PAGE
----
The one factor that could solve America's rental crisis
Americans being squeezed out of major cities because of surging rents may finally catch a break.
New apartment construction is on track to reach nearly 461,000 this year—the highest in 50 years—according to a report from online rental marketplace RentCafe.
Major cities from New York to Austin and Miami are seeing a surge in new apartment construction. Most of the new buildings are located in 20 metro areas where 41% of renters live.
The report predicts that new construction will remain high well into 2025 and roughly 1 million new units will be completed that year alone.
Although renters may not feel it, apartment construction has been booming since the pandemic. It's just that the demand for those apartments has been growing faster.
During the height of Covid, “work-from-home prompted renters to form their own households to gain more living space for offices, children and pets,” said Doug Ressler, business intelligence manager at Yardi Matrix, a real estate data firm.
The construction boom means that renters in major cities will soon have a bigger supply of homes to choose from.
In theory, this should help keep rent prices at bay. But theory and reality aren’t always aligned, especially in post-pandemic America.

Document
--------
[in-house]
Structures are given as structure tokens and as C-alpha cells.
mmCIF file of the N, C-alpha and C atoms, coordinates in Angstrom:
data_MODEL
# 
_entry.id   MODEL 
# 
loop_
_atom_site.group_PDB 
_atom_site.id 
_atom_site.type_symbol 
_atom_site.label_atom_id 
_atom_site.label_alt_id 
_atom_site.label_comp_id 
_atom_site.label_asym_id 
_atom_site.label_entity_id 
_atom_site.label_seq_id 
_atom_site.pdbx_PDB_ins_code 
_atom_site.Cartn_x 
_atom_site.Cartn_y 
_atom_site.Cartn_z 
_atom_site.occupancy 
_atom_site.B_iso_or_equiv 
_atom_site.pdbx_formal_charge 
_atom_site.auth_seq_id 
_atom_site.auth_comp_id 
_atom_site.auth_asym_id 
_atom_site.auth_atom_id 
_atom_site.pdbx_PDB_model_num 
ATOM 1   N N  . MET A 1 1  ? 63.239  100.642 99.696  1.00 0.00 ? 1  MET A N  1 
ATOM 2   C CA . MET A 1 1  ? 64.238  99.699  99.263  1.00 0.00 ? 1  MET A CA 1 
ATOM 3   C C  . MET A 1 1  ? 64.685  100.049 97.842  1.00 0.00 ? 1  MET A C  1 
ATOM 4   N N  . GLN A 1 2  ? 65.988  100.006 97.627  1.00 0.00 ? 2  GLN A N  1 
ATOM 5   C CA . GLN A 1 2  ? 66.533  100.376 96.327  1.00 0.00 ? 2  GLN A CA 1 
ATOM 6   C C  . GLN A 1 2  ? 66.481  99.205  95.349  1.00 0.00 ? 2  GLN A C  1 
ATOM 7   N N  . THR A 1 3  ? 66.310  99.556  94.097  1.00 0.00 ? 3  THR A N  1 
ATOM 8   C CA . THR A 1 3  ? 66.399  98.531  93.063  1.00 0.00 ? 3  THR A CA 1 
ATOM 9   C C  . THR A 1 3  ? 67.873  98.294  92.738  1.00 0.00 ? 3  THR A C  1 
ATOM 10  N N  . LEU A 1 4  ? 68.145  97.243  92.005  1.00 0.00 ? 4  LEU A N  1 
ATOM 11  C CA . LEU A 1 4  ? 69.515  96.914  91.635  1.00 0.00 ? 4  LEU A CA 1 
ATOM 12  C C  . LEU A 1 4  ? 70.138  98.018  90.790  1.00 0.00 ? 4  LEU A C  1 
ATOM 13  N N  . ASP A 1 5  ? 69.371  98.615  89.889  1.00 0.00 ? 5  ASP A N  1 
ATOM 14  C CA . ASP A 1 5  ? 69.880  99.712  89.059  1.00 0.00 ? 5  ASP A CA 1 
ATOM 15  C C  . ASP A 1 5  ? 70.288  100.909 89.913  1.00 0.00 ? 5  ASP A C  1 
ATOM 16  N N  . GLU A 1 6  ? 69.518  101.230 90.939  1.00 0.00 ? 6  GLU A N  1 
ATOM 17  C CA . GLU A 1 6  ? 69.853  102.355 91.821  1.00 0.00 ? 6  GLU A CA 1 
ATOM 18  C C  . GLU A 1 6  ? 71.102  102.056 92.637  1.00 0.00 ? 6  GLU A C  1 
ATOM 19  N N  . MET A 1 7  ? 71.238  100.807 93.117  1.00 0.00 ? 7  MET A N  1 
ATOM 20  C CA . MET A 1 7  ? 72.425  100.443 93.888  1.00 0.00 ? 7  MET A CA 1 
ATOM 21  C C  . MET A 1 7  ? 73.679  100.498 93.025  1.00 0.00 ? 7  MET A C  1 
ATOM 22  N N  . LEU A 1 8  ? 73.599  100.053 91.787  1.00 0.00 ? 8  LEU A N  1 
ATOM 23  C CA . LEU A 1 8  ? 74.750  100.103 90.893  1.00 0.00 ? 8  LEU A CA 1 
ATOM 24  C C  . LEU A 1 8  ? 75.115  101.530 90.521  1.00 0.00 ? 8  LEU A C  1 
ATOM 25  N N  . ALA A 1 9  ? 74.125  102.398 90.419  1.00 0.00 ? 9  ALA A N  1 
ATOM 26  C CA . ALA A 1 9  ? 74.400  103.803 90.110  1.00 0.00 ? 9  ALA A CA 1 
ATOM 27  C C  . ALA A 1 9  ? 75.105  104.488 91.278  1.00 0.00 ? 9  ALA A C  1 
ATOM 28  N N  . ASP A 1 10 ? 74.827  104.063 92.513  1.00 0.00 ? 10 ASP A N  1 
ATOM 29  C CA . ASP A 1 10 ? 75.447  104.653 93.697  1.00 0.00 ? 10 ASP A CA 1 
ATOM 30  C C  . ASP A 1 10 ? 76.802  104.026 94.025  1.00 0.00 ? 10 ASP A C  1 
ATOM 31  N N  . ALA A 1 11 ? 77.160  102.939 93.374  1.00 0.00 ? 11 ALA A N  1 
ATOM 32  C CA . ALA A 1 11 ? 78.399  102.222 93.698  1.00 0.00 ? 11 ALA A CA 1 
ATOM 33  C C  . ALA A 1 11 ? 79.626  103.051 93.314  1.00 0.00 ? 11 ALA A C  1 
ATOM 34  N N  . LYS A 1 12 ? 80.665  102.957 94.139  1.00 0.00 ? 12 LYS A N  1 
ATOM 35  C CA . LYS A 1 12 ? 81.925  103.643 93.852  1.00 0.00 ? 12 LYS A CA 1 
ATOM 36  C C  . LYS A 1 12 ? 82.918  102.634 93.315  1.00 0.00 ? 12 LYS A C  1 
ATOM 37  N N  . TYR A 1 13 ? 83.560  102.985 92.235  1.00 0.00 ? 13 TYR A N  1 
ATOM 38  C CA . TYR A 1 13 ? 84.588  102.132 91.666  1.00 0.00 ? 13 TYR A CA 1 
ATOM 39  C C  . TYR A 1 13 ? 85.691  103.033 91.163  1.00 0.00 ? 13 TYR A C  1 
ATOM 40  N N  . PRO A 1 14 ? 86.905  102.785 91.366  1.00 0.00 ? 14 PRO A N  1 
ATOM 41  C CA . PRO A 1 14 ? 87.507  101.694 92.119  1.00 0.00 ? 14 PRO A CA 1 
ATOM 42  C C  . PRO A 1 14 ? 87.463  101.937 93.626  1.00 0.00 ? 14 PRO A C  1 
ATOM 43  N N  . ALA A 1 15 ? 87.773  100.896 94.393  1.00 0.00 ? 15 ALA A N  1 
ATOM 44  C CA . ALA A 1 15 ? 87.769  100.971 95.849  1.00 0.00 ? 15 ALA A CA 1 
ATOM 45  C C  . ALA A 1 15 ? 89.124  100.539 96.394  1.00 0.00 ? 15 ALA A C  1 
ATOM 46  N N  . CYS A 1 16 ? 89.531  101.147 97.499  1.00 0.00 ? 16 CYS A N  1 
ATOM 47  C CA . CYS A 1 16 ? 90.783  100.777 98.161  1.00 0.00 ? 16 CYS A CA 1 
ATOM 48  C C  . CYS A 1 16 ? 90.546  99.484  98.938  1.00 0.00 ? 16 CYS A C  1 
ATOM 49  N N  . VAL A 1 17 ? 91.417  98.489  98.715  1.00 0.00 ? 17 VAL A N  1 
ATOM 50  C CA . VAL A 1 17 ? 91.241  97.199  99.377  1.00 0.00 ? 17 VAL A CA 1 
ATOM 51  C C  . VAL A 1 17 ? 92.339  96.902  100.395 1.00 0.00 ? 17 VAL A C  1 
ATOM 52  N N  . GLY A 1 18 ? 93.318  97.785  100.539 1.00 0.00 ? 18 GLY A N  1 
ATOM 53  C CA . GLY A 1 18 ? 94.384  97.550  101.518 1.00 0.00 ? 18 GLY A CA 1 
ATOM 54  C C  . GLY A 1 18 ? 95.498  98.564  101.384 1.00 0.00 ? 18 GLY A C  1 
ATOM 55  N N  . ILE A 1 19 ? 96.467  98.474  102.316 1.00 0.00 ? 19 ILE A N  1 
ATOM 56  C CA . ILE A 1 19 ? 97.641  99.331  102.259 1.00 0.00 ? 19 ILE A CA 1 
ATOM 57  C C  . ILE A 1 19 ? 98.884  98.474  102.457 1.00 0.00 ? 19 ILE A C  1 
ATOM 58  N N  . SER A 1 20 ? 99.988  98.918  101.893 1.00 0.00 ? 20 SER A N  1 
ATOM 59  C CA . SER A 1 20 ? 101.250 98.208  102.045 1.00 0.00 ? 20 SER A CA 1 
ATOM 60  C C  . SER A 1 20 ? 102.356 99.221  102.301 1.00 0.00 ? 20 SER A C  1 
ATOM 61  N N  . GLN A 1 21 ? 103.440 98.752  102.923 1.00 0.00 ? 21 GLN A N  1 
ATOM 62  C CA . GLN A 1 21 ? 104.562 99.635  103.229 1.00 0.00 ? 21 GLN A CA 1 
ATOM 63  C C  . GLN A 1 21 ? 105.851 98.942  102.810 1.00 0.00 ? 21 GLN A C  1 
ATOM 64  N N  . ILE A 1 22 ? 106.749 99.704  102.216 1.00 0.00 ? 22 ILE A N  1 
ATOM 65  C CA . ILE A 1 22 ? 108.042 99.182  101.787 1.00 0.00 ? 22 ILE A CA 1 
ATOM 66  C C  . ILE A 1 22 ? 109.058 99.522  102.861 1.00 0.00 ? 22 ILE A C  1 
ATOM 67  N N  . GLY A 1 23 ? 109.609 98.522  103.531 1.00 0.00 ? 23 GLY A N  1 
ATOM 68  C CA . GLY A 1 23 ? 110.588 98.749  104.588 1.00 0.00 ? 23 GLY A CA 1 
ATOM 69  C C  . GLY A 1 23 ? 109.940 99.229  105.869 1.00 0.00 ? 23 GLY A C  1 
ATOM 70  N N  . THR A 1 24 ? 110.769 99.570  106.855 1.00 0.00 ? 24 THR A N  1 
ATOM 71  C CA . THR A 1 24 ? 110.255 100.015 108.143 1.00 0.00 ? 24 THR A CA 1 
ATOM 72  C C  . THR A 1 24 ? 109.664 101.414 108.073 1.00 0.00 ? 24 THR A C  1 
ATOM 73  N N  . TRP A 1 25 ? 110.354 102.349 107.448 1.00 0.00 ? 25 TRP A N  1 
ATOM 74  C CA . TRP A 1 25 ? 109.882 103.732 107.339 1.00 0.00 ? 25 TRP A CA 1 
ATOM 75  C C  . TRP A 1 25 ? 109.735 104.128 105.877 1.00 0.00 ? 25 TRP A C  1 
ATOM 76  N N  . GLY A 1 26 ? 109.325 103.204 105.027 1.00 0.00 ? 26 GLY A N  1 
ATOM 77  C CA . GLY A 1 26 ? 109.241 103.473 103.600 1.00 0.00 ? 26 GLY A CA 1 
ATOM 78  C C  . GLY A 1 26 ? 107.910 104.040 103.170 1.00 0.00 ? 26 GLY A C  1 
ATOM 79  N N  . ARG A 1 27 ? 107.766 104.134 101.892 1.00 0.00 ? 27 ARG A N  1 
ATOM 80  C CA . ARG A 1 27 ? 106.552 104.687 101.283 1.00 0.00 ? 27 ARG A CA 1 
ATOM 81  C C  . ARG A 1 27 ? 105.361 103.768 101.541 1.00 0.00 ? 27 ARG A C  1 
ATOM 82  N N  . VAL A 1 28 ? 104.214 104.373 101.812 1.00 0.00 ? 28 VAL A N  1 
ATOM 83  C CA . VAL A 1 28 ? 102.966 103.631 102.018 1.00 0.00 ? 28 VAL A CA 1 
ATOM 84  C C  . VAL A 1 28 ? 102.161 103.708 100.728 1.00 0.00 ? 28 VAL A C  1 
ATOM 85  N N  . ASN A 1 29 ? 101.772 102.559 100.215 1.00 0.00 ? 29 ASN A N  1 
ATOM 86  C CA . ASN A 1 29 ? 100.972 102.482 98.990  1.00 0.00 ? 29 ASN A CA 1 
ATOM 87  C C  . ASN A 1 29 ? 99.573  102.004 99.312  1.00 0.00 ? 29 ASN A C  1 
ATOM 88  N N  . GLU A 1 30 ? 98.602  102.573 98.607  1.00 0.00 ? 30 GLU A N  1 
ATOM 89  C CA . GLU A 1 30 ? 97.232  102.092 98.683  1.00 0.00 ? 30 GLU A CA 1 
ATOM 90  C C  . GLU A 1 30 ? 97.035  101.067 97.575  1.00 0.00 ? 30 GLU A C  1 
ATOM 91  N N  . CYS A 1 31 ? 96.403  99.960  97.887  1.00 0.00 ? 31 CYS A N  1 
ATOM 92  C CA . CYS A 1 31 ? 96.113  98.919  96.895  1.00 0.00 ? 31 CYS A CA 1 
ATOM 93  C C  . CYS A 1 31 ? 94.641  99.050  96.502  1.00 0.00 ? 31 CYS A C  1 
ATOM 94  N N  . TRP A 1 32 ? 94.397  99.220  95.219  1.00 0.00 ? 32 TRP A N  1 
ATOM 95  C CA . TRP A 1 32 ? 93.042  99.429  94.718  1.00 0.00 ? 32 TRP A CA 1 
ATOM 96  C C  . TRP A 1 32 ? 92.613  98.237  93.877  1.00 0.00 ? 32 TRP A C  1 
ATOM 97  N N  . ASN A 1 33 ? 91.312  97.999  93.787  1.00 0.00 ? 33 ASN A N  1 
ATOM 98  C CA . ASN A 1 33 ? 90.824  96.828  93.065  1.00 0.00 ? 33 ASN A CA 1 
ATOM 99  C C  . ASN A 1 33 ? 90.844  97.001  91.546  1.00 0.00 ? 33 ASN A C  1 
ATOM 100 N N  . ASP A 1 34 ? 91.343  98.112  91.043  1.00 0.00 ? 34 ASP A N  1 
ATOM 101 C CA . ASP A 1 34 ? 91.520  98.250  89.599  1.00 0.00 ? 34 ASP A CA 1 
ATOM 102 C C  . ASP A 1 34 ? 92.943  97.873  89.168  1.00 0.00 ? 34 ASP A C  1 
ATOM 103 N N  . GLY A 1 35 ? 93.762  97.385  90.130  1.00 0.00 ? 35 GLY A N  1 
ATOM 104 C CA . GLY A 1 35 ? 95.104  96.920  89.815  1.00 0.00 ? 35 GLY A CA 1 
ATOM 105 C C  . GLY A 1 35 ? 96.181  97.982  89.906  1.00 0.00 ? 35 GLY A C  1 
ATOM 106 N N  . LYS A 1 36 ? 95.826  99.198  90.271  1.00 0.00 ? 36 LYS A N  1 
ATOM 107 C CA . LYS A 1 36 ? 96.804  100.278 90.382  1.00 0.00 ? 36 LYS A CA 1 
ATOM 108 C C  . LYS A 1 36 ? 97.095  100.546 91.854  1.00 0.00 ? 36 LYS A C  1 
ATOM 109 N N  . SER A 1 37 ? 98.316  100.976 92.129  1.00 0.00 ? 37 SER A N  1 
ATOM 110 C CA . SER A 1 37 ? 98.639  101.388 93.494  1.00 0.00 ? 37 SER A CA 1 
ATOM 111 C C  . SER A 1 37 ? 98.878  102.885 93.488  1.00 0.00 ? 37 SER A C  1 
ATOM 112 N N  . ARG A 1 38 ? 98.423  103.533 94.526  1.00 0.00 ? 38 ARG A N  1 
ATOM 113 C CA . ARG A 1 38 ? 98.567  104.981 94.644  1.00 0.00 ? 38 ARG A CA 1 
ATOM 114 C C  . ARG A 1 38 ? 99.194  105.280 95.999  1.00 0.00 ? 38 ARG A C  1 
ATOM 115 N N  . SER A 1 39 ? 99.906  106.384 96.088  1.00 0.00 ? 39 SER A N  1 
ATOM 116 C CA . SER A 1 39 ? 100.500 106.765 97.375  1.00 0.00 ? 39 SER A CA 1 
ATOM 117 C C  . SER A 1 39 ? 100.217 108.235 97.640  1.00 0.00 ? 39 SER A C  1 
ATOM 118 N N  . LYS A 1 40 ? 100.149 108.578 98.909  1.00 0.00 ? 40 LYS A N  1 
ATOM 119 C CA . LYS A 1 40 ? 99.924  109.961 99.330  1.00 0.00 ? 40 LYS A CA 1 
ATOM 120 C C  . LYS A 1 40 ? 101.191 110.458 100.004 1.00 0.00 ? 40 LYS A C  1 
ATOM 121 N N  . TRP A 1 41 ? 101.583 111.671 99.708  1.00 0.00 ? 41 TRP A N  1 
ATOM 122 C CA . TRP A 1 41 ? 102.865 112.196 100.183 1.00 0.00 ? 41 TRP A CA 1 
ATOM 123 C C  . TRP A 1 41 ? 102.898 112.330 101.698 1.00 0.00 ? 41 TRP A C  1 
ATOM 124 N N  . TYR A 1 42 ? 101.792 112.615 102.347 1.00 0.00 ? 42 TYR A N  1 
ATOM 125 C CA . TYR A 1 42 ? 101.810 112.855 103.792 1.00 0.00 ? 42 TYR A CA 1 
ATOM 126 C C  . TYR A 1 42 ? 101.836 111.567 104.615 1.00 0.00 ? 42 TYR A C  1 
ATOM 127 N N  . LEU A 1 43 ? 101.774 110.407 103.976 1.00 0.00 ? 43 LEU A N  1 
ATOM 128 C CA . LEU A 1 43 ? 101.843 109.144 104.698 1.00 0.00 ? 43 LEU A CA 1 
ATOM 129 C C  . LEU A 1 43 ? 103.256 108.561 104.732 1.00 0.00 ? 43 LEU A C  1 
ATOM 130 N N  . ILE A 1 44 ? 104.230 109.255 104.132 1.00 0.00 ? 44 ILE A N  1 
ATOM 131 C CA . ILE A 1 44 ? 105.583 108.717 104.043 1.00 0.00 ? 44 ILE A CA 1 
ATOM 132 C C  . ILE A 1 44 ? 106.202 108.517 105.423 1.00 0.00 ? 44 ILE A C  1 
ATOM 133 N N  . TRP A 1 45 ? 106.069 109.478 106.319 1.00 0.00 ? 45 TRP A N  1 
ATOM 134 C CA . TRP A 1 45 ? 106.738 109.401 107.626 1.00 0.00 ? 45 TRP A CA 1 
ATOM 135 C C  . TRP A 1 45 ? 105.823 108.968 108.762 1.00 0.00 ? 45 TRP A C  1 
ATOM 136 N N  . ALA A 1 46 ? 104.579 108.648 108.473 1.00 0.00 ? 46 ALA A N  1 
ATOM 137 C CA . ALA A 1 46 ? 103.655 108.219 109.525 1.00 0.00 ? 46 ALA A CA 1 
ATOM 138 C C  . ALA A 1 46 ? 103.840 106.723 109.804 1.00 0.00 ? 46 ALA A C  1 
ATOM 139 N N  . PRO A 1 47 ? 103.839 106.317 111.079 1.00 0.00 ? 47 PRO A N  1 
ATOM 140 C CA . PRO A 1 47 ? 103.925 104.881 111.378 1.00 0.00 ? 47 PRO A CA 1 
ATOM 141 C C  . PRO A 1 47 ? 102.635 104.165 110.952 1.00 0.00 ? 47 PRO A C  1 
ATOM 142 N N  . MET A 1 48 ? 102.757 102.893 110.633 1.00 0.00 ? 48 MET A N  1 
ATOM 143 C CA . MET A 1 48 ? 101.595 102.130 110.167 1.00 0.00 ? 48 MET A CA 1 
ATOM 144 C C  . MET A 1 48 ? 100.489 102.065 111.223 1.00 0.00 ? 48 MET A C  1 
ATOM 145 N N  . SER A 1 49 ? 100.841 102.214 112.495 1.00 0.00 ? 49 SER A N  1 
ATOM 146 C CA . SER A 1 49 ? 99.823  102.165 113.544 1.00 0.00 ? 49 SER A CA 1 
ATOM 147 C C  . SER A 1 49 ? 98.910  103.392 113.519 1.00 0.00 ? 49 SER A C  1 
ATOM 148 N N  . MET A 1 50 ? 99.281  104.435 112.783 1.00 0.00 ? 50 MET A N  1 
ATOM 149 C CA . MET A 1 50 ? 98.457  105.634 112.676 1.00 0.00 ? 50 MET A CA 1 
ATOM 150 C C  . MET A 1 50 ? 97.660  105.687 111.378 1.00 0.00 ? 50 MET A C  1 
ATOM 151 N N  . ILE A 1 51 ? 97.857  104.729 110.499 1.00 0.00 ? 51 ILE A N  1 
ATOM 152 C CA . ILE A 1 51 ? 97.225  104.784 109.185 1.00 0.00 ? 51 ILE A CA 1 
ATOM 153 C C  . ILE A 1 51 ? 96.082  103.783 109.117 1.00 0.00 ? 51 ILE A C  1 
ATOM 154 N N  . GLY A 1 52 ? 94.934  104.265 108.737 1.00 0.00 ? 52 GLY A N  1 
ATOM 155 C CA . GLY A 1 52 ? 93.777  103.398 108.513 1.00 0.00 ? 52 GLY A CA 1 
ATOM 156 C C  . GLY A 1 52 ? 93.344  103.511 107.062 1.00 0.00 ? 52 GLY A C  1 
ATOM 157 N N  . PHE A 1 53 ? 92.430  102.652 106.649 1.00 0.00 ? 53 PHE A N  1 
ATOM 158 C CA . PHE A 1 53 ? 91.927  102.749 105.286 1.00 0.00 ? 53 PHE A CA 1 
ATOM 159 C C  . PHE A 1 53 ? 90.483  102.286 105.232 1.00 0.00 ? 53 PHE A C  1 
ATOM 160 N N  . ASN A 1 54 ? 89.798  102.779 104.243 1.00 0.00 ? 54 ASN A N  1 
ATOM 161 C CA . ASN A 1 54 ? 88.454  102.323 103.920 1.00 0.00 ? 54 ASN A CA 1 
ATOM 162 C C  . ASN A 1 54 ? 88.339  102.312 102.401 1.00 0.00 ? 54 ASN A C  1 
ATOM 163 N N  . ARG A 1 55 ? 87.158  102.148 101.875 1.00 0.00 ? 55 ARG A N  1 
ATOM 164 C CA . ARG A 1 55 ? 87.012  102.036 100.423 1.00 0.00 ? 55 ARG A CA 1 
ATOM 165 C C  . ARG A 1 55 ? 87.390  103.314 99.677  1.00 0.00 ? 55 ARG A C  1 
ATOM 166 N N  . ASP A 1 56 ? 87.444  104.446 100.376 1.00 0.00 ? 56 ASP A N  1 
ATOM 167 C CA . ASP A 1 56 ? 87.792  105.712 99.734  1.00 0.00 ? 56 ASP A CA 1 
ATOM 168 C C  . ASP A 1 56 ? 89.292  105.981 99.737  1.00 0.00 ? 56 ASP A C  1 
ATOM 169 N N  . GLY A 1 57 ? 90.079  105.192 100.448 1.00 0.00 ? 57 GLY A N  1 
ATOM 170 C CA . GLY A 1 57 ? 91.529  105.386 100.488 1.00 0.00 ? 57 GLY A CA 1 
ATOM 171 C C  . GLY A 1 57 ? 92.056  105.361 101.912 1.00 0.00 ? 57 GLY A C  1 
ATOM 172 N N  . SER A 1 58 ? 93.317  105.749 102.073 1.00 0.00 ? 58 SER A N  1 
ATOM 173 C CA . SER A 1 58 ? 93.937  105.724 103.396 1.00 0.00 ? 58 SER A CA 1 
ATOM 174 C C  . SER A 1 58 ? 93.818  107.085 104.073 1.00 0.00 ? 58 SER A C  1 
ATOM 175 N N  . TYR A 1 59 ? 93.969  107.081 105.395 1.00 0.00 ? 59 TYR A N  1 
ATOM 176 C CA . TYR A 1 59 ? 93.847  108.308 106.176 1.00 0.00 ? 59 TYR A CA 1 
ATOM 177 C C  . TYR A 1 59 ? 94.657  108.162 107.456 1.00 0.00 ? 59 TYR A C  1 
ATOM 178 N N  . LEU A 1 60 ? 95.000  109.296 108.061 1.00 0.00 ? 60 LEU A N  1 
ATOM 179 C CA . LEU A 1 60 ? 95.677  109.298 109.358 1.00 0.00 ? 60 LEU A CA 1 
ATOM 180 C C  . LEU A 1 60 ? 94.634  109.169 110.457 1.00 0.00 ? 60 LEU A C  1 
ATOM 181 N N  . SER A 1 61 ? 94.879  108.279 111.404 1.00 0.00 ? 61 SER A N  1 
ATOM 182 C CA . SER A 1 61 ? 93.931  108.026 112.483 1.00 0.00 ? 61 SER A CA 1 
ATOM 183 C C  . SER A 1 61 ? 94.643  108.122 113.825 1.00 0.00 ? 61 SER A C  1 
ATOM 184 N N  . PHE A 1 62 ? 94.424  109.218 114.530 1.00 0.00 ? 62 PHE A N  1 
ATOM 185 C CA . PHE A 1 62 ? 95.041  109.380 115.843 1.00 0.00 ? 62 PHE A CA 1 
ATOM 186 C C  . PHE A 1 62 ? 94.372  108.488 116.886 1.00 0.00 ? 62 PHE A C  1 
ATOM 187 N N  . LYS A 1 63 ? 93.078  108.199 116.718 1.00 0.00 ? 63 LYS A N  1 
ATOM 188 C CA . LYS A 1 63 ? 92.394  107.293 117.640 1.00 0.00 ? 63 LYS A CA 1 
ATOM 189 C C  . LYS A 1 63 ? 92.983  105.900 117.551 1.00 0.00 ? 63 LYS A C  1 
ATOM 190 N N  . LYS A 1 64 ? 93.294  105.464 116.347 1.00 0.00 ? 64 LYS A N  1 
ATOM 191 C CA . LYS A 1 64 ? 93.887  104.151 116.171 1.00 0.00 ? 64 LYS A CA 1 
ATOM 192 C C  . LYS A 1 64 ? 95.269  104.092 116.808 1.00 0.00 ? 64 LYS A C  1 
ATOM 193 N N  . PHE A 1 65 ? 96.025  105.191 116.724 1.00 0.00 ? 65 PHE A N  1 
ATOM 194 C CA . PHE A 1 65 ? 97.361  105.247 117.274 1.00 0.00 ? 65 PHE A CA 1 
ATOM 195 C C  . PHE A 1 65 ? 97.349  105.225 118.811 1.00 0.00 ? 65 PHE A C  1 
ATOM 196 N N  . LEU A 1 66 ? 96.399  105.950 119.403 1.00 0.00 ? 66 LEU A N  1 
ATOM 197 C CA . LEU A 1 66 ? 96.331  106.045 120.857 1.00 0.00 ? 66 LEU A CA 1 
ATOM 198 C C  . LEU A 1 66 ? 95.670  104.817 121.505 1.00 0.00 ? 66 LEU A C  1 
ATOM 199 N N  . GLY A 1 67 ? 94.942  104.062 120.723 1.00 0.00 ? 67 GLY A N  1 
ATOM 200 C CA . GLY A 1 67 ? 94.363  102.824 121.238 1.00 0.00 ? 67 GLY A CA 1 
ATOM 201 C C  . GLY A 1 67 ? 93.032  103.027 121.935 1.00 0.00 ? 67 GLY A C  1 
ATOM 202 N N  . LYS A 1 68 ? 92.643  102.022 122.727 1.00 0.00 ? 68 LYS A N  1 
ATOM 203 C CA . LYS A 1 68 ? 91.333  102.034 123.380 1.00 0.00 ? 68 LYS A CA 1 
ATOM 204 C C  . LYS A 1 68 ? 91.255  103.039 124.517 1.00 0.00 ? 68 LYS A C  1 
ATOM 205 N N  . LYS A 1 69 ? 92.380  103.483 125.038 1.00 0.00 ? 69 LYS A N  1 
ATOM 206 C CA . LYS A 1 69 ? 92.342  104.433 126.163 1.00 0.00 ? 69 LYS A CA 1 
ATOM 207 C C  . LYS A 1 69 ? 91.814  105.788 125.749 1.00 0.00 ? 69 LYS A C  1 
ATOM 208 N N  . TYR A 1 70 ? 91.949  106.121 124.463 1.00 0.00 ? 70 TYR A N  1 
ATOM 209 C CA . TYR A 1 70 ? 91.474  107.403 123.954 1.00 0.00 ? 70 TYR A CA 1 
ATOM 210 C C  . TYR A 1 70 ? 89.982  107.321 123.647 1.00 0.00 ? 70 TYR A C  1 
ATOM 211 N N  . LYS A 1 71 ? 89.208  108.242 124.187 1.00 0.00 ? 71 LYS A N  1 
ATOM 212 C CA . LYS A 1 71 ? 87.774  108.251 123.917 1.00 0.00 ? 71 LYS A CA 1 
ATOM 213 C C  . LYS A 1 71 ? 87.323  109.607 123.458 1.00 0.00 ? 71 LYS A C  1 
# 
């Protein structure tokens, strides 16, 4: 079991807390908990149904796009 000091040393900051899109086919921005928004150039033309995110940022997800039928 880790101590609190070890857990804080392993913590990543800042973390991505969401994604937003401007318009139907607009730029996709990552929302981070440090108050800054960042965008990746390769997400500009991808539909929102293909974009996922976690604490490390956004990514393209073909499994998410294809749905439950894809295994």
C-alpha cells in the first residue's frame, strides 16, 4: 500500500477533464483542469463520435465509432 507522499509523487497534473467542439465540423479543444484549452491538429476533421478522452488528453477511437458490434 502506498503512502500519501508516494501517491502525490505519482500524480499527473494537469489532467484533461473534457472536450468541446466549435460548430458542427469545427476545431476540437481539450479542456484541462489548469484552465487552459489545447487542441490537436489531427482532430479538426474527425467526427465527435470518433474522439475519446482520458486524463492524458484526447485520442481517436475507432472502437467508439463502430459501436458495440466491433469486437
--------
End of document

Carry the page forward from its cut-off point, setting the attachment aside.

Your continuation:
“Rent-burdened” Americans have few options
For the first time in over 20 years, the average American is spending more than 30% of their income on housing.
For decades, experts have warned people not to go above that symbolic number—because the more you spend on housing, the less you have for savings, retirement, debt payments, and other obligations.
The problem is even worse for low-to-moderate-income families, where up to 40% of their paychecks go toward rent, according to Lu Chen, a senior economist at credit rating agency Moody’s Analytics.
Tenants have very little choice or say in the matter.
The national median rent price topped $2,000 for the first time in June 2022. Two months later, it peaked at $2,056, according to Redfin, a real estate listing website.
Tallying it all up, average rent prices in major cities are up 30% or more year-over-year.
Prices have come down somewhat, but as of August 2023, the national average was just $16 below the all-time high. That’s less than the average meal at 5 Guys or Chipotle these days.
Is it enough?
The pace of apartment construction is moving in the right direction, but builders need to sustain their current pace to keep rent prices in check.
According to the National Multifamily Housing Council, a non-profit trade group based in Washington, D.C., the U.S. needs 4.3 million new apartment units by 2035 to meet demand.
That number is reachable, but getting there depends on many factors—workers, materials, and building permits, to name a few.
Rent affordability could become a hot-button topic in the next presidential election as more economists and academics call for rent control.